A self-proclaimed fence-sitter, one may only categorize Lightwave as "uncategorized". While registered as a Democrat (US), he also espouses many of the beliefs of the right. Often idealist and cynic at the same time, he believes that most ideologies work best when balanced.
By trade, Lightwave has spent the last 15 years in Information technology, private business, and the government sector. He has earned his Batchelor’s degree in Computer Science as well as an MBA and a Masters degree in Information Systems Management.
On a quest for a lifetime of learning, Lightwave does his best to stay current in technology, business, and economic topics. Devoting himself to his wife and daughter, Lightwave finds legal topics to be more of a hobby, but hopes to one day pursue a Juris Doctorate.
Before beginning to write this article, I was of the opinion that minimum wage should at least be adjusted for the cost of inflation, but I had put little additional thought into the matter. Raising the minimum wage is certainly a popular idea with Americans today. Indeed, Americans overwhelmingly support an increase in the minimum wage. Sadly, however, we can not rely on the good judgment of Americans at large to determine what is a good idea (we can’t even count on them to stick to their guns….war in Iraq, anyone?).
The idea of a minimum wage was originally applied in Australia and New Zealand. The U.S. Federal minimum wage was established in 1938 at $0.25/hr and covered less than half of all jobs. The current minimum wage is $5.15 and covers more than 75% of all jobs.
I’d like to discuss some of the implications of a minimum wage hike and some of the claims that have been made about its effects. But before I delve into the details of the wage hike, I think it’s important for a brief reminder of market economic theory 101.
“Pope Paul VI banned contraception in the 1968 encyclical Humanae Vitae, arguing that sexual intercourse was meant for procreation and any artificial method to block a pregnancy went against the nature of the act.”
I was inclined by this to comment on that post, but its my hope that others might have input on my thoughts about Humanae Vitae and NFP.
A lot of discussion has ensued over whether Harriet Miers would be a proponent of overturning Roe v. Wade if confirmed to a seat on the Supreme Court. Indeed, for many, this is an extremely important because some see this as the single most important issue a Justice may influence. I believe, however, that those who focus on this issue are doing themselves, Miers, and their country a disservice. It is imperative to realize that the influence of a Justice is farmore sweeping than simply the question of abortion rights.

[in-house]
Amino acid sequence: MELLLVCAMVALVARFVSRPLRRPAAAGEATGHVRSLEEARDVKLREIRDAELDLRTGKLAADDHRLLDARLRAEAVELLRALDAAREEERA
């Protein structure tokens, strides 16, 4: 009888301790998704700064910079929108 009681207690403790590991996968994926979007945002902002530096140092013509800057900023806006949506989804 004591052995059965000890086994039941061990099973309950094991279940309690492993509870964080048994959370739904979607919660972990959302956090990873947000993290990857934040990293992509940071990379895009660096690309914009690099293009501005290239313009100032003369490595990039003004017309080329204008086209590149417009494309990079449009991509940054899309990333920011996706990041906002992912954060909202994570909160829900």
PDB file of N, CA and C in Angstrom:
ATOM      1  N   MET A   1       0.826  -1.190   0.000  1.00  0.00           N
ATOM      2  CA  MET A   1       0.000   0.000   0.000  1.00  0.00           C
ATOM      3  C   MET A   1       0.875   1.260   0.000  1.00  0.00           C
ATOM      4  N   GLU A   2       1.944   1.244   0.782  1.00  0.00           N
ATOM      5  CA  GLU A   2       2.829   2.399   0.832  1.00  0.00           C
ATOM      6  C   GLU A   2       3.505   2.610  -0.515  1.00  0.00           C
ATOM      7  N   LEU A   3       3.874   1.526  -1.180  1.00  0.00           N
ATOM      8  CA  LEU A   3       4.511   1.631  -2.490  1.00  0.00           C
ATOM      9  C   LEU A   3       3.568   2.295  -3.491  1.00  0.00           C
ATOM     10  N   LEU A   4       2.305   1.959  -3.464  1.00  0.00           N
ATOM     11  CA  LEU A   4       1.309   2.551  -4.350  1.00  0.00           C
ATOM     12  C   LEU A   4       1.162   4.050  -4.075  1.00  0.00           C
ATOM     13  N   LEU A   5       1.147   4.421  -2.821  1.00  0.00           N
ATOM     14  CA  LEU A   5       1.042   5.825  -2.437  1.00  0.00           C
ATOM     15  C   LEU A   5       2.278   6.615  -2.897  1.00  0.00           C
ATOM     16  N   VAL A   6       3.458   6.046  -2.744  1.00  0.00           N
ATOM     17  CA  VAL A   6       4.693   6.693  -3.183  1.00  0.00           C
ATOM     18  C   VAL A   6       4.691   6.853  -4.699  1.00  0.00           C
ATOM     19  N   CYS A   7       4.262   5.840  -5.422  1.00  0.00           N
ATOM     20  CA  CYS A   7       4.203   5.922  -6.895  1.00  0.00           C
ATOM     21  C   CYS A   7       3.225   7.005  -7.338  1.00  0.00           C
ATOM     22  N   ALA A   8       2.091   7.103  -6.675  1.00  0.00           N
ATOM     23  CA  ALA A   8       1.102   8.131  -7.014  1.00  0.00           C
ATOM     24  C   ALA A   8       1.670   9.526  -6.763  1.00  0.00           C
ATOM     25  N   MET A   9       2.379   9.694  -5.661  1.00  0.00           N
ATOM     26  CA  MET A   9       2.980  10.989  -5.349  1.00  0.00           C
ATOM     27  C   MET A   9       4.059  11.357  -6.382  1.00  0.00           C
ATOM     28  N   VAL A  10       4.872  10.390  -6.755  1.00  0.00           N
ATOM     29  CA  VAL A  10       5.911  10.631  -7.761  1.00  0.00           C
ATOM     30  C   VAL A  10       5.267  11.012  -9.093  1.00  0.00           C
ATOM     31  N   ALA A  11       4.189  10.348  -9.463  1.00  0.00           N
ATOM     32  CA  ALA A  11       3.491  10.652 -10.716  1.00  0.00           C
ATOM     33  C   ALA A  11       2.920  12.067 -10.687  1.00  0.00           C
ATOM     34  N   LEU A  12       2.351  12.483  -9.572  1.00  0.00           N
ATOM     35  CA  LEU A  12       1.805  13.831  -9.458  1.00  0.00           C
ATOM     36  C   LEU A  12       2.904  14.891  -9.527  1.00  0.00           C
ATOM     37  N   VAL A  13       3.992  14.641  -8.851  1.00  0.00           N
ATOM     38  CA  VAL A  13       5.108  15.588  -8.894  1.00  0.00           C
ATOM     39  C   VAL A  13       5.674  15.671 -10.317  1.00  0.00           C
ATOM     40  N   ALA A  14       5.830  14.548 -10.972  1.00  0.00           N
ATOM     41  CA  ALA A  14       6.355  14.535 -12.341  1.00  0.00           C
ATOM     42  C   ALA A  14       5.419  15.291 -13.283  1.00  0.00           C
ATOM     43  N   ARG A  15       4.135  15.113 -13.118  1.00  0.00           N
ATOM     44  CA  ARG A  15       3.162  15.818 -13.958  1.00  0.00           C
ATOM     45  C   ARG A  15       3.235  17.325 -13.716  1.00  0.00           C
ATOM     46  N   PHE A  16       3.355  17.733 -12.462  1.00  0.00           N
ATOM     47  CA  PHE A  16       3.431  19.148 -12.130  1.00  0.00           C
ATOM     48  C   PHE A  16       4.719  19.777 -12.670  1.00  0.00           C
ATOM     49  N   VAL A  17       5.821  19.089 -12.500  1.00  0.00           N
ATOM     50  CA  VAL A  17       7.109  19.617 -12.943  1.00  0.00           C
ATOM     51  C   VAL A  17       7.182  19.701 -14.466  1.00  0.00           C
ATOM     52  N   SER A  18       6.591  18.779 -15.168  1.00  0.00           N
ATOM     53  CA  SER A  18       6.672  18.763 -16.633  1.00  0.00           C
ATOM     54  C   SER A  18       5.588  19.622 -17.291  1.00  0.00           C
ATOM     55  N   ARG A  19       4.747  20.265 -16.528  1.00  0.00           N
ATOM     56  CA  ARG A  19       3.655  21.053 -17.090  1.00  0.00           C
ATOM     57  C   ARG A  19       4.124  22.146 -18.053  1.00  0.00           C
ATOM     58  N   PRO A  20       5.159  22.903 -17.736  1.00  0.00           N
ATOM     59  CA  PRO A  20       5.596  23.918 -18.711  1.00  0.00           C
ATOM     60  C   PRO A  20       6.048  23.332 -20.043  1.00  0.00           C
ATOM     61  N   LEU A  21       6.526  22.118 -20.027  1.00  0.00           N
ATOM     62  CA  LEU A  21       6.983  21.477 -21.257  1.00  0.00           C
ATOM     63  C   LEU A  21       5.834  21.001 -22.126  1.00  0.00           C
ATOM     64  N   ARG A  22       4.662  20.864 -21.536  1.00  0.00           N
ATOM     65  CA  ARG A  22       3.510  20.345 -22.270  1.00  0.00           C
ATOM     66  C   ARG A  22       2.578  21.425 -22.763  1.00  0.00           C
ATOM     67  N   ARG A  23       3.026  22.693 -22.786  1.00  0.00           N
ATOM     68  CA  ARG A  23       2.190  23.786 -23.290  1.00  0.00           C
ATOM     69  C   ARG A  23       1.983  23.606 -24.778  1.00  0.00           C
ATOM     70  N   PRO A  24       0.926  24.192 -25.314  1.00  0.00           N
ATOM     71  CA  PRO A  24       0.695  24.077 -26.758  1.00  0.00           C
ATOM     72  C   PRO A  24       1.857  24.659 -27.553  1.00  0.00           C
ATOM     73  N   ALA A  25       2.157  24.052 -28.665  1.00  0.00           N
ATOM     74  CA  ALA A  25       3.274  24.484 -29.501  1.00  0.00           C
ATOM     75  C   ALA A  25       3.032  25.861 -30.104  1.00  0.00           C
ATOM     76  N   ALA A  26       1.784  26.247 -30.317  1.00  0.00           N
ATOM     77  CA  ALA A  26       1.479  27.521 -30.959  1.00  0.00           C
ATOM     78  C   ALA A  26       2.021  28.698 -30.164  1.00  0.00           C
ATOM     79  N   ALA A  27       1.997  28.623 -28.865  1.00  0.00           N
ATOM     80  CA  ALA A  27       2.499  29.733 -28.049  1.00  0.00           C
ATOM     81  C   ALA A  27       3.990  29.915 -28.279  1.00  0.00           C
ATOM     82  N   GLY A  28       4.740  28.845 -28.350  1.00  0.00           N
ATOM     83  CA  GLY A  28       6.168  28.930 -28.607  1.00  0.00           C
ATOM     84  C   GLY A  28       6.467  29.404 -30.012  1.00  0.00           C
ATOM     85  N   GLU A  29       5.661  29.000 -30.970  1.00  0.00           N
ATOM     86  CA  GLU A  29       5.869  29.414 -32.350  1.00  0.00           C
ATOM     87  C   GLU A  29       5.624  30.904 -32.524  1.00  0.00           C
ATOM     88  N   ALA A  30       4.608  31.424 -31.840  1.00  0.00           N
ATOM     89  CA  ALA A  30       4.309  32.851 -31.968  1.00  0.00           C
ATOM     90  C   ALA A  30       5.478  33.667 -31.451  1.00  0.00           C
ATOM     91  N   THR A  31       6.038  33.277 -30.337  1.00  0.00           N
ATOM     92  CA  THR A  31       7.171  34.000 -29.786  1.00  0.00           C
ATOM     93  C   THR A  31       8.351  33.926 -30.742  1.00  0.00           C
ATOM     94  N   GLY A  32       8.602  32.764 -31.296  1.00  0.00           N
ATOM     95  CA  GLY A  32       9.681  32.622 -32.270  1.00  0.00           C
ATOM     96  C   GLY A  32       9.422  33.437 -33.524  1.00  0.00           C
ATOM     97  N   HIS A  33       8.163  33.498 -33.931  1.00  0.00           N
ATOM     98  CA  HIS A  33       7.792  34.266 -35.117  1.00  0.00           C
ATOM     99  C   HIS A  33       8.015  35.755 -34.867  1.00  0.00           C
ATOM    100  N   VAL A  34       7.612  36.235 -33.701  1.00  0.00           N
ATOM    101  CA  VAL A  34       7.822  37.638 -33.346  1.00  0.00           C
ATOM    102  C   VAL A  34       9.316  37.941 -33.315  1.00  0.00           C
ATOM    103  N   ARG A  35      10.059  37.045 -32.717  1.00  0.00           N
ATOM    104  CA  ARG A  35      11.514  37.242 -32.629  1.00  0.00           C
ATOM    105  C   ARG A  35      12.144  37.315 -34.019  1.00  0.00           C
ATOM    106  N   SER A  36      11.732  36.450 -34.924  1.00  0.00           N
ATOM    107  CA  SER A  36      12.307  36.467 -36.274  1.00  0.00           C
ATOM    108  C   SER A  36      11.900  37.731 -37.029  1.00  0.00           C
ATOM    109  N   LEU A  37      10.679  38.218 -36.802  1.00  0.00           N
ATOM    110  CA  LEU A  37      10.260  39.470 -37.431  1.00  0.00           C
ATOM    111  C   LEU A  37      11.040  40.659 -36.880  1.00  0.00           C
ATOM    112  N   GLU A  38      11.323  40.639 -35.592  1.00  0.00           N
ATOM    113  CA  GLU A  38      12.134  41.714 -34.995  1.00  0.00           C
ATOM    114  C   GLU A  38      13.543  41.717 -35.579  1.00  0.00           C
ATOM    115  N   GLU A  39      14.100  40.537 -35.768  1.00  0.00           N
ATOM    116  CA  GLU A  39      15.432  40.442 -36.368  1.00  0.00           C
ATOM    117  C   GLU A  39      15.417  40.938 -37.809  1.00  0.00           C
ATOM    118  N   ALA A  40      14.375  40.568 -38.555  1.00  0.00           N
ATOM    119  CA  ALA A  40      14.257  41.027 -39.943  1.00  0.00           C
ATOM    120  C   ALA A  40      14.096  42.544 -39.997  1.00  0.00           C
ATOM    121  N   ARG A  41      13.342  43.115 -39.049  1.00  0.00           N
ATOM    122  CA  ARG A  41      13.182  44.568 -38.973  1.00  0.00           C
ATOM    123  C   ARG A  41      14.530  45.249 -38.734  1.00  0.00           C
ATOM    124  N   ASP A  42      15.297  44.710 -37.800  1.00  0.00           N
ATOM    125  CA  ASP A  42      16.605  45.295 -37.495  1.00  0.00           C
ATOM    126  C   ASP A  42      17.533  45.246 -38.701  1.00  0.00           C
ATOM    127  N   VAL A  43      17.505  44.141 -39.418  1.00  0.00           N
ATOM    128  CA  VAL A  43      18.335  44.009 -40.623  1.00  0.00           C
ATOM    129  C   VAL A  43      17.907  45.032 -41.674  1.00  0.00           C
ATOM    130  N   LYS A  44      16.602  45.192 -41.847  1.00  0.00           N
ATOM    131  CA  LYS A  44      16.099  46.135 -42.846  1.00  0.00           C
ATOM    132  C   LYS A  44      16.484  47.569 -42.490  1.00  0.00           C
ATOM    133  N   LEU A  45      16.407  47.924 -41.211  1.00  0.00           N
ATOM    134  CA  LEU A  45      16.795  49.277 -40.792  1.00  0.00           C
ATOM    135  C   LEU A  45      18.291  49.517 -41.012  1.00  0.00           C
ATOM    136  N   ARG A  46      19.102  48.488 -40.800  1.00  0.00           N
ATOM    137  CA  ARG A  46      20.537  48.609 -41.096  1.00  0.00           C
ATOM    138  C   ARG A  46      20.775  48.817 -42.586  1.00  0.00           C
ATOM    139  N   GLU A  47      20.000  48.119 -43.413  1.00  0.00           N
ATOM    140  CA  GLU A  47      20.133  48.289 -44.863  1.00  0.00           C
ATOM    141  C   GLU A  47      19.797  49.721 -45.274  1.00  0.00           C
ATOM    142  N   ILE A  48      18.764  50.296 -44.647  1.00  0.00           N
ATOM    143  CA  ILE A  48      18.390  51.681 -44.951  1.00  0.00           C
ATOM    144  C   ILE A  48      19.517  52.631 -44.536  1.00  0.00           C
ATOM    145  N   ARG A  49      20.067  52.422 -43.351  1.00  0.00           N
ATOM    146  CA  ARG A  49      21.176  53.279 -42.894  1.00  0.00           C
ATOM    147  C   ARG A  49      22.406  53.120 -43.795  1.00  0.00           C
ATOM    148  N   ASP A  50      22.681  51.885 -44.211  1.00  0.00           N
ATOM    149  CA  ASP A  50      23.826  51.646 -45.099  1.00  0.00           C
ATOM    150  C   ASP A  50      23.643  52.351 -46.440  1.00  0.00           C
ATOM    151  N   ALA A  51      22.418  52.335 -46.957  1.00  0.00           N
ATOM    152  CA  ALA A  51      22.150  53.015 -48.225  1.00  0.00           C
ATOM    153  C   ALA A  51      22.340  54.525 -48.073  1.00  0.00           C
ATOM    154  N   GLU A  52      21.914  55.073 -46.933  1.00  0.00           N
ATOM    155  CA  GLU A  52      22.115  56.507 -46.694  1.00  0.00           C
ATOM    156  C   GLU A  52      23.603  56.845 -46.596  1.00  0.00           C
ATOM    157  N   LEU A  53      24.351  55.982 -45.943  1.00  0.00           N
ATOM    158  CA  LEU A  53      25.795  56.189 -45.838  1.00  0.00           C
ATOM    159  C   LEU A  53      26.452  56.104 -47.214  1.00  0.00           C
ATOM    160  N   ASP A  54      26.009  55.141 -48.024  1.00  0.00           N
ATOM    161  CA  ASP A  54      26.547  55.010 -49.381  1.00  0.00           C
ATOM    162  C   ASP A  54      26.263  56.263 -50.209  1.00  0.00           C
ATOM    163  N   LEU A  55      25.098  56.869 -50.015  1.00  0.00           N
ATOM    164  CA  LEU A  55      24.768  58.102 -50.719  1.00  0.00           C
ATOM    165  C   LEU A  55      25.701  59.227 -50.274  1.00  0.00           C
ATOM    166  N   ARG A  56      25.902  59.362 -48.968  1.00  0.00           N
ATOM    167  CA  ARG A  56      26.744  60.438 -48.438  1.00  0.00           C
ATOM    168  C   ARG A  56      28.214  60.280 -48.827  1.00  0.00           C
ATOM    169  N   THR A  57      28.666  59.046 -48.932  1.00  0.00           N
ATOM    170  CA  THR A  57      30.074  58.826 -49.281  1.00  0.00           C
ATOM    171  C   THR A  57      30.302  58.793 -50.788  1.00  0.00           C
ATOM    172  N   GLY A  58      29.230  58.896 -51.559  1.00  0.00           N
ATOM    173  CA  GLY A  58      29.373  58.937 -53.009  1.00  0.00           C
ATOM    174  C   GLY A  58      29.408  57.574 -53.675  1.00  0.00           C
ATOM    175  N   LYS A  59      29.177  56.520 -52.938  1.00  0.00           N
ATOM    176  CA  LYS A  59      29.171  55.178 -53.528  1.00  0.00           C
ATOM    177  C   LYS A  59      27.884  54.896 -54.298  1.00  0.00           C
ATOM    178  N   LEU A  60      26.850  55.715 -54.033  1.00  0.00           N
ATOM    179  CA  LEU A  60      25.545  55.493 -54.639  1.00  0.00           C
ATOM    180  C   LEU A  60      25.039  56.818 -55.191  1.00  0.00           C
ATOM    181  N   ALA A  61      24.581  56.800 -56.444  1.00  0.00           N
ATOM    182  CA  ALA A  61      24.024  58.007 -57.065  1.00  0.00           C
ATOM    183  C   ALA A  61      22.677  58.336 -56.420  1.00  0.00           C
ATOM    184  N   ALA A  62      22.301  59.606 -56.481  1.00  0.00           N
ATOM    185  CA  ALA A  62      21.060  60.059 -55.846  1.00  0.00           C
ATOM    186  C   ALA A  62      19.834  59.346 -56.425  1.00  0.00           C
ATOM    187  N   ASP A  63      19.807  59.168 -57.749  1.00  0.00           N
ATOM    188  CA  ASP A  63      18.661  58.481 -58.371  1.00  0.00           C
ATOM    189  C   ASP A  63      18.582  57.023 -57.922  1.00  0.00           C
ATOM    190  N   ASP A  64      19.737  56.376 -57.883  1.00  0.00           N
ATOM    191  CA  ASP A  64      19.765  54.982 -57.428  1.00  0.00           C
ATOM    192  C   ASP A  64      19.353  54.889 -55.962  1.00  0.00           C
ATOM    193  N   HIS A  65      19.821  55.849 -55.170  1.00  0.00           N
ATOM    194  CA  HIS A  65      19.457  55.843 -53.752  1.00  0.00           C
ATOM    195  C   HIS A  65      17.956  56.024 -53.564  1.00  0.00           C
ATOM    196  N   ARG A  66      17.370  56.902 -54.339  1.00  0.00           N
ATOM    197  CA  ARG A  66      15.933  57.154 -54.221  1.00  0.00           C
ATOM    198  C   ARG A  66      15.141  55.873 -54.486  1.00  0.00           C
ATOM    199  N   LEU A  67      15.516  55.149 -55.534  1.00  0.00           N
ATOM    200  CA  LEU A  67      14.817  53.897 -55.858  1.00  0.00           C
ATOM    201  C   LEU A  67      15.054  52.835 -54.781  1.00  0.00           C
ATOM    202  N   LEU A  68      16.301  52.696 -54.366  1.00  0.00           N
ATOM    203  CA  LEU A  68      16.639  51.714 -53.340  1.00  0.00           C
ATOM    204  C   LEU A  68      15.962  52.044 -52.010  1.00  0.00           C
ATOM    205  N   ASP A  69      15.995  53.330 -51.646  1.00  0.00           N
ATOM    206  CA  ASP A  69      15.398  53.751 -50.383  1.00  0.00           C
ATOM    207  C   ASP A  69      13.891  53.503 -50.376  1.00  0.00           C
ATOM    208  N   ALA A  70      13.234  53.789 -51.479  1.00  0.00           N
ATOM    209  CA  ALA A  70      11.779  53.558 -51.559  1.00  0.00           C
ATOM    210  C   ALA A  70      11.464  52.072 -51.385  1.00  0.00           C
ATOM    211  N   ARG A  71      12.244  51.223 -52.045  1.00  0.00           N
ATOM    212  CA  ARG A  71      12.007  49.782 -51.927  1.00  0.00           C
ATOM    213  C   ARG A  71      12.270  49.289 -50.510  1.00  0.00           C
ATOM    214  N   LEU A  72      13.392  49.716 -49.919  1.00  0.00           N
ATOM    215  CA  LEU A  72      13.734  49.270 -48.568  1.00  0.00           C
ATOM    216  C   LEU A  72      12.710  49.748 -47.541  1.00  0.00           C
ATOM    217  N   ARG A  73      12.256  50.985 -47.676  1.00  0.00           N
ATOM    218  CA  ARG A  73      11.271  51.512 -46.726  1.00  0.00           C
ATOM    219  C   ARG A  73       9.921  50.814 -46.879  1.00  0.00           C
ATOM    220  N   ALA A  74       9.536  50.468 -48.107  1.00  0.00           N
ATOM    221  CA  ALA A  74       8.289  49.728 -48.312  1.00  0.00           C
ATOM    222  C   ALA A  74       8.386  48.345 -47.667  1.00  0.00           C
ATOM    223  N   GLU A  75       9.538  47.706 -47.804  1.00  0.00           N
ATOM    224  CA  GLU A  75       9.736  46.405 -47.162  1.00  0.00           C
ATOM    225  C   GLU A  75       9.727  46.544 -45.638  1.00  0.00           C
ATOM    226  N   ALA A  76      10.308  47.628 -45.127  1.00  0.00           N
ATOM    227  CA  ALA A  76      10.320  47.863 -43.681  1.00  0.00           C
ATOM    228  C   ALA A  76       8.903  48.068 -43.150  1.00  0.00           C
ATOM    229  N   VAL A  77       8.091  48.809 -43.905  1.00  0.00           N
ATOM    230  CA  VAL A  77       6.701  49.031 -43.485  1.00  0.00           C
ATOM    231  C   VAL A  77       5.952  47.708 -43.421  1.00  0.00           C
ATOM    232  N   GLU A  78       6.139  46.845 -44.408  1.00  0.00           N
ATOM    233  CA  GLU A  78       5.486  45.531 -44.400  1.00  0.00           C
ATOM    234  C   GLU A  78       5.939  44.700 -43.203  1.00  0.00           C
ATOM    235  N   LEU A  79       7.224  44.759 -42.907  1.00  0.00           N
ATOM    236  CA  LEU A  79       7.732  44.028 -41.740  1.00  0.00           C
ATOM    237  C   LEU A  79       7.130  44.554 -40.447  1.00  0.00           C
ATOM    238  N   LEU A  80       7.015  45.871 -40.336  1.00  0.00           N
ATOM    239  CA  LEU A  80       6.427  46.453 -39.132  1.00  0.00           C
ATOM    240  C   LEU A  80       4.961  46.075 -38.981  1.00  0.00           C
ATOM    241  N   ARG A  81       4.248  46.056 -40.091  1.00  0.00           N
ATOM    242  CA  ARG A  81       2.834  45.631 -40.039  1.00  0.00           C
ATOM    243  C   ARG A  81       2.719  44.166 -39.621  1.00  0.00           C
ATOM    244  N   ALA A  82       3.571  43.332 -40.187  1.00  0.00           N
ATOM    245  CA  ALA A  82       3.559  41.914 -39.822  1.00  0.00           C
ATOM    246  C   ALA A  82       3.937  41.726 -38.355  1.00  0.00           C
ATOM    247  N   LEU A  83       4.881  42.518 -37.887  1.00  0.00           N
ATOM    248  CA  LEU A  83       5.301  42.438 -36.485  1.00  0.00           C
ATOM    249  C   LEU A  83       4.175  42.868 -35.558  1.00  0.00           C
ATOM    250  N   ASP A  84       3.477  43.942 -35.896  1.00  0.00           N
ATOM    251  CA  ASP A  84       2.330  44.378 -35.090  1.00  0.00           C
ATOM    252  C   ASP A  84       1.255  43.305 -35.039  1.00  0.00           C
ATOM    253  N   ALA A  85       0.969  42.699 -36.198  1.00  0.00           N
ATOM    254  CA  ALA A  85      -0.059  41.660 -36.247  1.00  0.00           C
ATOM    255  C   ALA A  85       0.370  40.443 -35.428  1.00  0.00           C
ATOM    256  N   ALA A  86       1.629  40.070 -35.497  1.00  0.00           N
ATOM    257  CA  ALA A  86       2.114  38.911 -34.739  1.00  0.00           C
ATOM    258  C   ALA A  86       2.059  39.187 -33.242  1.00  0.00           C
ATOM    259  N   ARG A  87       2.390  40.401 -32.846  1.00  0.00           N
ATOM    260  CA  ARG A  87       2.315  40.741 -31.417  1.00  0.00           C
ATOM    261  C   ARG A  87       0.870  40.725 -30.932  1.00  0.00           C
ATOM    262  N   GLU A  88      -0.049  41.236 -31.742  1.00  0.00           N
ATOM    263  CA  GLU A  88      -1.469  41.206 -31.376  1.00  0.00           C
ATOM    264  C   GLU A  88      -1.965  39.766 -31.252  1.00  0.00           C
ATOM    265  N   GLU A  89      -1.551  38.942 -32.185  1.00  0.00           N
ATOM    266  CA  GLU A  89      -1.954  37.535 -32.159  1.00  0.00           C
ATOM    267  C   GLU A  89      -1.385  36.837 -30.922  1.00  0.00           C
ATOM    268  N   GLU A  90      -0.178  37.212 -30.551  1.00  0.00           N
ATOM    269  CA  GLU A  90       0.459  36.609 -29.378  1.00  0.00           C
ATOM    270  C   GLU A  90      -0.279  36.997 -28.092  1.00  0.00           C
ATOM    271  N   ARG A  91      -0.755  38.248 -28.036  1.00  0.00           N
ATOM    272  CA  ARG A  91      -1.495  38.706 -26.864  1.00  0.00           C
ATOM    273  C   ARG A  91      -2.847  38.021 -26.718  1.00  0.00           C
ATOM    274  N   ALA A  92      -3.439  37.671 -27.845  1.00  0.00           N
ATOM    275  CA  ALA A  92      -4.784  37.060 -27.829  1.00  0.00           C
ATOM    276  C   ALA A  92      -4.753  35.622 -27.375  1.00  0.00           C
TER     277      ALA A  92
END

While not directly criticizing Miers at the moment (I’ll do that later), I believe one must review the overall qualifications and integrity of a Justice long before reviewing philosophy, ideology, and theology, and certainly well before considering the potential Justice’s view on individual issues. Why concern ourselves with these areas, qualifications and integrity, before those which would seem to have a more direct application to decisions and opinions? While philosophy, ideology, and theology may have a much more direct impact on a Justice’s influence, it is my assertion that without well established qualifications and integrity, that we cannot be certain if there will be any consistency to the application of one’s philosophy, ideology, and theology.
I recently read an article in Baseline talking about how workers in the UK are up in arms about being tracked by RFID tags in whorehouseswarehouses:
"The fear? The stated fear is they'll be tracked every time they take a break or head for the rest room. The unstated fear: Every movement becomes trackable. Employers, using the information gathered by ever-present radio waves, could see which warehouse worker really is most efficient and prioritize hiring, firing and overtime accordingly."
The article goes on to suggest that sharing the wealth by tying pay to productivity (i.e. rewarding the most productive workers while paying the least productive workers less) would make everybody happy.
I’d like to respond to some of Howard’s and Steve’s comments to my previous article, so I’ll take them in turn. Unfortunately, I’m so darn long-winded that it’s too big for a simple comment post, so its taken the form of an article:
Costco’s competition with Walmart
Howard speaks of how Costco effectively competes with Walmart effectively with unionized labor and higher wages. This may indeed be true. However, the fact is Costco does not directly compete with Walmart Stores. Rather, Costco is a more direct competitor of Sams Club, another Walmart brand. Walmart Stores are really the bread and butter of Walmart, and having said this, there is no other organization that competes effectively with Walmart on a worldwide scale, hence Walmart’s iconic status. This being the case, it might even be plausible to say that Sam’s Club could pay higher wages and unionize and still be competitive. One possible reason for avoiding this scenario is the collateral effect it would have on Walmart Stores.